Mouse and keyboard reveal the level of stress at work, see how

Mouse and keyboard reveal the level of stress at work, see how

London Stress at work can manifest itself in many ways, and one of those ways is the way people type or move a computer mouse, which can be more effective than a heart rate test for chronic stress.

That’s what researchers at the Zurich Federal Institute of Technology (ETHZ) claim in a study released this week.

Based on new data about stress and on a machine learning engine, they developed a model that is able to identify stress early where it is most common: the office, whether face-to-face or virtual.

“How we type on the keyboard and move the mouse appears to be a better predictor of how stressed we feel in an office environment than our heart rate,” explains study author Mara Naglin, a mathematician and researcher, in a statement from ETHZ.

The study revealed details that few realize when using a mouse and keyboard, but which, according to Nägelin, were associated with stressful situations in tests conducted in the laboratory.

  • Stressed people move the mouse cursor more frequently and with less precision, and travel longer distances on the screen.
  • Unstressed people take shorter, more direct routes to their destination—and take longer to do so.
  • Exhausted people at the office make more mistakes when typing. They write in fits and starts, with many short pauses.
  • Ergonomics take fewer but longer pauses when typing on the keyboard.

The relationship between stress, typing, and behavior when using a mouse can be explained by what is known as the motor neuron noise theory, according to psychologist Jasmine Kerr, co-author of the study.

Increased levels of stress negatively affect our brain’s ability to process information. It also affects our fine motor skills.”

Study simulating stress at work

To develop the stress model, the researchers observed 90 study participants in the laboratory performing desk tasks as close to reality as possible, such as planning appointments or recording and analyzing data.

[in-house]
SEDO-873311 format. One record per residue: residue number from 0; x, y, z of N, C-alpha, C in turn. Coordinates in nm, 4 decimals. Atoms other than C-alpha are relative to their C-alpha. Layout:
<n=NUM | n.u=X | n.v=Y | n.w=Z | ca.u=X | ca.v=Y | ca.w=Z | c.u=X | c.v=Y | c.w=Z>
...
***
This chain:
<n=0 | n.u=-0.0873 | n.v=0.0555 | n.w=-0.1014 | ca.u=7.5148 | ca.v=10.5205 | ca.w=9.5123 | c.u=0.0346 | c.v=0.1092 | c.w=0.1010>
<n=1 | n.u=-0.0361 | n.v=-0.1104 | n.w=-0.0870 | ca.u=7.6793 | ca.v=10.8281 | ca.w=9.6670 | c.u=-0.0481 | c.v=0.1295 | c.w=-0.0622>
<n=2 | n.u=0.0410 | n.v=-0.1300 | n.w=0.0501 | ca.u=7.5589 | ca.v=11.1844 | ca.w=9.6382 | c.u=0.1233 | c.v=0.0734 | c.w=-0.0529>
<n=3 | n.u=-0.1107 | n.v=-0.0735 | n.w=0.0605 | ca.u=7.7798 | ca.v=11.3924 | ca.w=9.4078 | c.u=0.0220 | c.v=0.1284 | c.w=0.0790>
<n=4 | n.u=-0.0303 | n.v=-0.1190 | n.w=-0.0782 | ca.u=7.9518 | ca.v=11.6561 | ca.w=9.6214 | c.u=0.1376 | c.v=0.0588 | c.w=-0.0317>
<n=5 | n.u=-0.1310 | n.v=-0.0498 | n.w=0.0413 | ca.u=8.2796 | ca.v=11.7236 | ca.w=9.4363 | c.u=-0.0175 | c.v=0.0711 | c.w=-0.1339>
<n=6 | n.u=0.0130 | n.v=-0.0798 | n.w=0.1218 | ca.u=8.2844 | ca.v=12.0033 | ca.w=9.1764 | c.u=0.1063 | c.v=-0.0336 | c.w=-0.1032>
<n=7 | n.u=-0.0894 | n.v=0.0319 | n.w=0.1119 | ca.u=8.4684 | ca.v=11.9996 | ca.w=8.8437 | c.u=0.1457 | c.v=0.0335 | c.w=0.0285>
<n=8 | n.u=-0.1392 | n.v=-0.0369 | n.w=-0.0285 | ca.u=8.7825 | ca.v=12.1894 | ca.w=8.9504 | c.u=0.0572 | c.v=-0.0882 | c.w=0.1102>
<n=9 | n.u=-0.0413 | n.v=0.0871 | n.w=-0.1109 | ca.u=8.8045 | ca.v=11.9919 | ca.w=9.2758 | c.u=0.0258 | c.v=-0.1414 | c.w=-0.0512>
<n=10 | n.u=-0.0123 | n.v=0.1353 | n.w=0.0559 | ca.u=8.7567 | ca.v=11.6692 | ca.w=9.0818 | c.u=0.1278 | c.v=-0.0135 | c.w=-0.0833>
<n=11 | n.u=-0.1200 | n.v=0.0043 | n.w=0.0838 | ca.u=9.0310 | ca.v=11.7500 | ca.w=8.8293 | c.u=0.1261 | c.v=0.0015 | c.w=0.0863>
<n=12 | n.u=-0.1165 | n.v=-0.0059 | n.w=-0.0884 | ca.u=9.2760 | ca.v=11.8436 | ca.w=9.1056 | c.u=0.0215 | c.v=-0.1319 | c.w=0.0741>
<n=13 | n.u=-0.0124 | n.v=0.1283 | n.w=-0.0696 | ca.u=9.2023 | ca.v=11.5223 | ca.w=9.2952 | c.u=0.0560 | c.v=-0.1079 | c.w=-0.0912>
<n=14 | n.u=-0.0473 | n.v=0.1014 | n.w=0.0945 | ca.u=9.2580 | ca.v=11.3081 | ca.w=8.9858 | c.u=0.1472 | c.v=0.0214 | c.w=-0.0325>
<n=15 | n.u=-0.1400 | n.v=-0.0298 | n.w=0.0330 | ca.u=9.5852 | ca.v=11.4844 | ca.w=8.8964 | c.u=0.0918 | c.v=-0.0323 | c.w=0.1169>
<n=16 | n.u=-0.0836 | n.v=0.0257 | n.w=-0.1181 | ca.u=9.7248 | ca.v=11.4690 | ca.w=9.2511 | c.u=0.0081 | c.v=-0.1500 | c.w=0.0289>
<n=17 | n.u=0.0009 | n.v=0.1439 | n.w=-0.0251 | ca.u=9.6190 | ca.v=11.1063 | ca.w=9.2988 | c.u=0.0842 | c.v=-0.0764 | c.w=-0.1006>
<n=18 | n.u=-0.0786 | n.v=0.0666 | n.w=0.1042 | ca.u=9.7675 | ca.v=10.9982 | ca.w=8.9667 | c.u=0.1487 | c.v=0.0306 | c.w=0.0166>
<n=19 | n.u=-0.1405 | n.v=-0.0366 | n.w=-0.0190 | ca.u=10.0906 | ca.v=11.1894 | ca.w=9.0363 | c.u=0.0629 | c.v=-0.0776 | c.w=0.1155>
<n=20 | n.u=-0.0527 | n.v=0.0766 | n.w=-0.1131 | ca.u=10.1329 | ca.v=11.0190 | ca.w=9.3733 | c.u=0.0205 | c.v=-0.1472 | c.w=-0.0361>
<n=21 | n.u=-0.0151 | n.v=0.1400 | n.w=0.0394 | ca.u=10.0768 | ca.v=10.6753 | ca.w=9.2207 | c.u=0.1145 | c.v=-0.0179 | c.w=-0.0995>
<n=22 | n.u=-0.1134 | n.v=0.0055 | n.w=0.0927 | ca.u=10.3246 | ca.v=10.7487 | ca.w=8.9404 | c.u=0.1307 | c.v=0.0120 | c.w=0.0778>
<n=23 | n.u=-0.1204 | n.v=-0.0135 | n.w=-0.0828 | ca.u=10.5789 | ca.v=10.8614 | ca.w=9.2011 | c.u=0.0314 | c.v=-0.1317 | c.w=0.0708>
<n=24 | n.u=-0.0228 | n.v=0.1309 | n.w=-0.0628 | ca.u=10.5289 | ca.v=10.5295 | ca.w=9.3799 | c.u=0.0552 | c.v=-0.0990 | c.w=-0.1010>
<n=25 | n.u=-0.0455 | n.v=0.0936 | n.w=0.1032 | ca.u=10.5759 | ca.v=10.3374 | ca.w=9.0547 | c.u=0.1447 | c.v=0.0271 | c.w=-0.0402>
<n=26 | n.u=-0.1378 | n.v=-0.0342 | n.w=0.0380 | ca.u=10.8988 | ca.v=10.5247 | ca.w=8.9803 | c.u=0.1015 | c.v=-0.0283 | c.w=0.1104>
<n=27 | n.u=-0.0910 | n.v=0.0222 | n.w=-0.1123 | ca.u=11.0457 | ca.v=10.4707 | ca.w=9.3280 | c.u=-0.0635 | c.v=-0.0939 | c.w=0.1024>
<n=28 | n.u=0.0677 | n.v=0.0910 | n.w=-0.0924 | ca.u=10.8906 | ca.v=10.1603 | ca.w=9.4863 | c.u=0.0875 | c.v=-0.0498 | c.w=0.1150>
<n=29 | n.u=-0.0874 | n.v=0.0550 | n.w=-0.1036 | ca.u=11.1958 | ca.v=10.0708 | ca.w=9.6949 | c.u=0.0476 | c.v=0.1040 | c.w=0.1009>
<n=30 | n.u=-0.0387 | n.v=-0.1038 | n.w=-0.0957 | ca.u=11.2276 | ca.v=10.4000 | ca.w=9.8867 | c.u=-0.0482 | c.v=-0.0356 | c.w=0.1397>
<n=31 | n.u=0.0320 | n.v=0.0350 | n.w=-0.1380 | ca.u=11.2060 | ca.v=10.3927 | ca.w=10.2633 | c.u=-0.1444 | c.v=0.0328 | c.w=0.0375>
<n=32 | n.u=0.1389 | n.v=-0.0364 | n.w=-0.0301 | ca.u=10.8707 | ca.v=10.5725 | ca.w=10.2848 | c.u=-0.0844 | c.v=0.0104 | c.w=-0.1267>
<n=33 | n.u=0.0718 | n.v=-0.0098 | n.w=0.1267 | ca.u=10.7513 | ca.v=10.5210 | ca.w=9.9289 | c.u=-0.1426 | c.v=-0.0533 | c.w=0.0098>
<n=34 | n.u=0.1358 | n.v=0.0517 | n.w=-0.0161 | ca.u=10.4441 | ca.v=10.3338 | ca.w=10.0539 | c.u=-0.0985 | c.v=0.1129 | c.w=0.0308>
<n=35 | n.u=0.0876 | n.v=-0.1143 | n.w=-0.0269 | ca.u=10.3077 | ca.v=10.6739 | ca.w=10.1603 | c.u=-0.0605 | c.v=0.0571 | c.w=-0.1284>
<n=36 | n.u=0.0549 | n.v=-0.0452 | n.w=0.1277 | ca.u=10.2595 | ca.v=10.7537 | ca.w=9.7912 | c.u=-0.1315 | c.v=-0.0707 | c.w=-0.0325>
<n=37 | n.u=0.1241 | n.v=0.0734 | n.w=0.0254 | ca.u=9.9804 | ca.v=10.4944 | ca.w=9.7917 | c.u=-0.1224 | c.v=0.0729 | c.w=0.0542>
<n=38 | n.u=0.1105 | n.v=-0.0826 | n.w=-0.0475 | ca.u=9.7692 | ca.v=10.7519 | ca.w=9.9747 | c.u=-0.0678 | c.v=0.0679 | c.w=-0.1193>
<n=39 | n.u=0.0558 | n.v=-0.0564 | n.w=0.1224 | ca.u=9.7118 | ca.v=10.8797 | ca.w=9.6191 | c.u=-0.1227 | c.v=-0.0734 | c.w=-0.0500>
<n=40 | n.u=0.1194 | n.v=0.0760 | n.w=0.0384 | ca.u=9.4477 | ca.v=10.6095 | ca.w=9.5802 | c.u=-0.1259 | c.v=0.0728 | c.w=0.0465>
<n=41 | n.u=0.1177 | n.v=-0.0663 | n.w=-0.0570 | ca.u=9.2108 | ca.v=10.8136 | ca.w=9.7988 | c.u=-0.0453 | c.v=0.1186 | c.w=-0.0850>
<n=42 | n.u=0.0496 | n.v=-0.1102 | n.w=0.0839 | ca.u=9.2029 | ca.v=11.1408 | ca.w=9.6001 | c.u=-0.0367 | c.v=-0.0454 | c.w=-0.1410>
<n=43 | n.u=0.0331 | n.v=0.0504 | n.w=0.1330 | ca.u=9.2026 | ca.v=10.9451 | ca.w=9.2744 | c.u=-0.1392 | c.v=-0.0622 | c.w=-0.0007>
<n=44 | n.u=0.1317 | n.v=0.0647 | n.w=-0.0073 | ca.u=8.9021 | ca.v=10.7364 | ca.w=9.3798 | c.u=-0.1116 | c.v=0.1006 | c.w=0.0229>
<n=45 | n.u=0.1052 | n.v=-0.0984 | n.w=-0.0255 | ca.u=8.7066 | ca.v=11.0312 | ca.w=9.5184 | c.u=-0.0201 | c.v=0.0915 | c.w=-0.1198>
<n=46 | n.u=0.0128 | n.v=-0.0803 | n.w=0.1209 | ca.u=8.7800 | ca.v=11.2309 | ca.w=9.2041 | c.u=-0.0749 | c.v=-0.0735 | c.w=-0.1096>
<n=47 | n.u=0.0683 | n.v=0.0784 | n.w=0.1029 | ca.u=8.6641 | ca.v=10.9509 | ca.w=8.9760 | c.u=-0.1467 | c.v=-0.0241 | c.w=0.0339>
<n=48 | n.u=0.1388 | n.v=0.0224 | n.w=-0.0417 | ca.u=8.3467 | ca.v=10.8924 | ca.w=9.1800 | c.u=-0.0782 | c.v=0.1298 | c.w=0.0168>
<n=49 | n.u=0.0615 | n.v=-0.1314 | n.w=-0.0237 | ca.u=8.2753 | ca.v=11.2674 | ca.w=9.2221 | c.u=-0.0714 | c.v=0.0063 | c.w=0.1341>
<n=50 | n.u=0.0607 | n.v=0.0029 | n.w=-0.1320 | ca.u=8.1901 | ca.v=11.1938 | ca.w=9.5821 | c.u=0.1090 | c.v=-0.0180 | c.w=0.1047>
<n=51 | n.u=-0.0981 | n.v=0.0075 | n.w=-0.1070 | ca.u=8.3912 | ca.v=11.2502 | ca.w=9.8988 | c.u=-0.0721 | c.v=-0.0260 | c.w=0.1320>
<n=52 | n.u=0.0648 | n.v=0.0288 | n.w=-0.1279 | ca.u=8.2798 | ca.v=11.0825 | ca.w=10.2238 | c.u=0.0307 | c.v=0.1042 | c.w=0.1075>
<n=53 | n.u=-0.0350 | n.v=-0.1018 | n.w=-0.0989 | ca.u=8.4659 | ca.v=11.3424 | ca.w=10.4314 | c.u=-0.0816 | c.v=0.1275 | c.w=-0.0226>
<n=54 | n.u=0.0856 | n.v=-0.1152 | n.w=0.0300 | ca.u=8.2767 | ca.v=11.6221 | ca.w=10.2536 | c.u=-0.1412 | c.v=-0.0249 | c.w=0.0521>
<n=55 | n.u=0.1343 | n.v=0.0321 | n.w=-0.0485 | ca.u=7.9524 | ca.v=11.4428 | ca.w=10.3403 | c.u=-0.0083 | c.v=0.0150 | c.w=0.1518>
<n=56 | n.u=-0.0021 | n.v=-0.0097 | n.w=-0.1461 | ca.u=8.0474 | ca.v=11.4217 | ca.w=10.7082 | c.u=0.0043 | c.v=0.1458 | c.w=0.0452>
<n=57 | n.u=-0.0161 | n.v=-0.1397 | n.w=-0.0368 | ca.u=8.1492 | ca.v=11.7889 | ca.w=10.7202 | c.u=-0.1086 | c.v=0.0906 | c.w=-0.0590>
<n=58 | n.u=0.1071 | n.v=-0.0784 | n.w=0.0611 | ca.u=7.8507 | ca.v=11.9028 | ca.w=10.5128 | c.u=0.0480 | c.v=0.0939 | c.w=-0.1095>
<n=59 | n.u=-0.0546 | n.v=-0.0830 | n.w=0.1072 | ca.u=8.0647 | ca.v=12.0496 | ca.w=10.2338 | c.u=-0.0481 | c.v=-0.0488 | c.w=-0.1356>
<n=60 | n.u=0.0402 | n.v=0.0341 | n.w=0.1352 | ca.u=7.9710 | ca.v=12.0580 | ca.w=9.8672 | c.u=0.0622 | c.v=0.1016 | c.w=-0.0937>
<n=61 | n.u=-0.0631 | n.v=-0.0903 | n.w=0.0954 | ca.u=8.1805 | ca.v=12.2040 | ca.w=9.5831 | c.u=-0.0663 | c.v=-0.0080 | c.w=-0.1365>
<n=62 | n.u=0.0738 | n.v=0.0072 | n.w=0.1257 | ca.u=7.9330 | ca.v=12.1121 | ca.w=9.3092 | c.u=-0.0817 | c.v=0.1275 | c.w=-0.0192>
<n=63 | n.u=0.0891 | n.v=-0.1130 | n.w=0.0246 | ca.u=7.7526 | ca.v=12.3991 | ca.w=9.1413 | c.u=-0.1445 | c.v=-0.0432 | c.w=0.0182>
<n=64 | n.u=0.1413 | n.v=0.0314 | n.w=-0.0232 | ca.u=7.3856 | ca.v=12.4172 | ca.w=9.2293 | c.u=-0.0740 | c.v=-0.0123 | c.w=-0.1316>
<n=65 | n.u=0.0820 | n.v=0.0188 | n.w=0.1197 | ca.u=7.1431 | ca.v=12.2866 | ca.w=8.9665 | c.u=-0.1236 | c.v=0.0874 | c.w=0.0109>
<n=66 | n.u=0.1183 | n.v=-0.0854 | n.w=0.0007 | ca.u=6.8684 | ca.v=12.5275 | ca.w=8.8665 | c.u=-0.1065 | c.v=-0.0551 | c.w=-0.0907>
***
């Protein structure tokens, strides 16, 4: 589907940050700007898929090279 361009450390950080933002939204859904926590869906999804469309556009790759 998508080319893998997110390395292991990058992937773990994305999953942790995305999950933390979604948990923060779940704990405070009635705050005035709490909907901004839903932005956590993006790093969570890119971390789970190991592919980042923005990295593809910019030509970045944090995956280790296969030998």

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They recorded the participants’ mouse and keyboard behavior, as well as their heart rates.

In addition, the researchers asked the participants several times during the experiment how stressed they felt.

While some participants were allowed to work undisturbed, others also had to participate in a job interview.

Half of that group was also frequently interrupted by chat messages.

Unlike previous studies by other scientists, where the control group often did not have to solve any tasks and could relax, in the experiment conducted by the ETHZ researchers, all participants had to perform desk tasks.

“We were surprised to see that typing and mouse behavior were shown to be better predictors of how stressed individuals were than heart rate,” says Naglen.

She explains that this is because the heart rates of participants in the two groups did not differ as much as they did in other studies.

One possible reason is that the control group was also given activities to perform, which were more in line with workplace realities.

The study will track real-life work stress

The researchers are currently testing their model using data from two Swiss employees who agreed to record mouse and keyboard behavior as well as their heart data directly at their workplace using an app.

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The same app regularly asks employees about their personal stress levels. Results should be available by the end of the year.

However, detecting stress in the workplace also raises some thorny questions:

“The only way people will accept and use our technology is if we can guarantee that we will protect their data. We want to help workers identify stress early, not create a monitoring tool for companies,” Kerr says.

In another study involving staff and ethicists, researchers look at what features an app needs to meet these requirements and ensure responsible handling of sensitive data.

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About the Author: Osmond Blake

"Web geek. Wannabe thinker. Reader. Freelance travel evangelist. Pop culture aficionado. Certified music scholar."

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